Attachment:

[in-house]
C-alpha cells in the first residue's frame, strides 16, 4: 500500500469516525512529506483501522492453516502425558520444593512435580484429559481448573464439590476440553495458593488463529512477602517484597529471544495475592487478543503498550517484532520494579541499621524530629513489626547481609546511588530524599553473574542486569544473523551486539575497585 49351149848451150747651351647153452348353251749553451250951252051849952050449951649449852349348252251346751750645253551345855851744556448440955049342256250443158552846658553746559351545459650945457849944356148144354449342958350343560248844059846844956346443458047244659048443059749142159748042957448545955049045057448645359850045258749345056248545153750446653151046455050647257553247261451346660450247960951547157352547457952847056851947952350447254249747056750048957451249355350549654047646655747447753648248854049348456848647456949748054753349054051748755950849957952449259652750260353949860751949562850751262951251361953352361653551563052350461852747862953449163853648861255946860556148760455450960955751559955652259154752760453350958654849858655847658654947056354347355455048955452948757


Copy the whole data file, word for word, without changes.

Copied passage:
[in-house]
C-alpha cells in the first residue's frame, strides 16, 4: 500500500469516525512529506483501522492453516502425558520444593512435580484429559481448573464439590476440553495458593488463529512477602517484597529471544495475592487478543503498550517484532520494579541499621524530629513489626547481609546511588530524599553473574542486569544473523551486539575497585 49351149848451150747651351647153452348353251749553451250951252051849952050449951649449852349348252251346751750645253551345855851744556448440955049342256250443158552846658553746559351545459650945457849944356148144354449342958350343560248844059846844956346443458047244659048443059749142159748042957448545955049045057448645359850045258749345056248545153750446653151046455050647257553247261451346660450247960951547157352547457952847056851947952350447254249747056750048957451249355350549654047646655747447753648248854049348456848647456949748054753349054051748755950849957952449259652750260353949860751949562850751262951251361953352361653551563052350461852747862953449163853648861255946860556148760455450960955751559955652259154752760453350958654849858655847658654947056354347355455048955452948757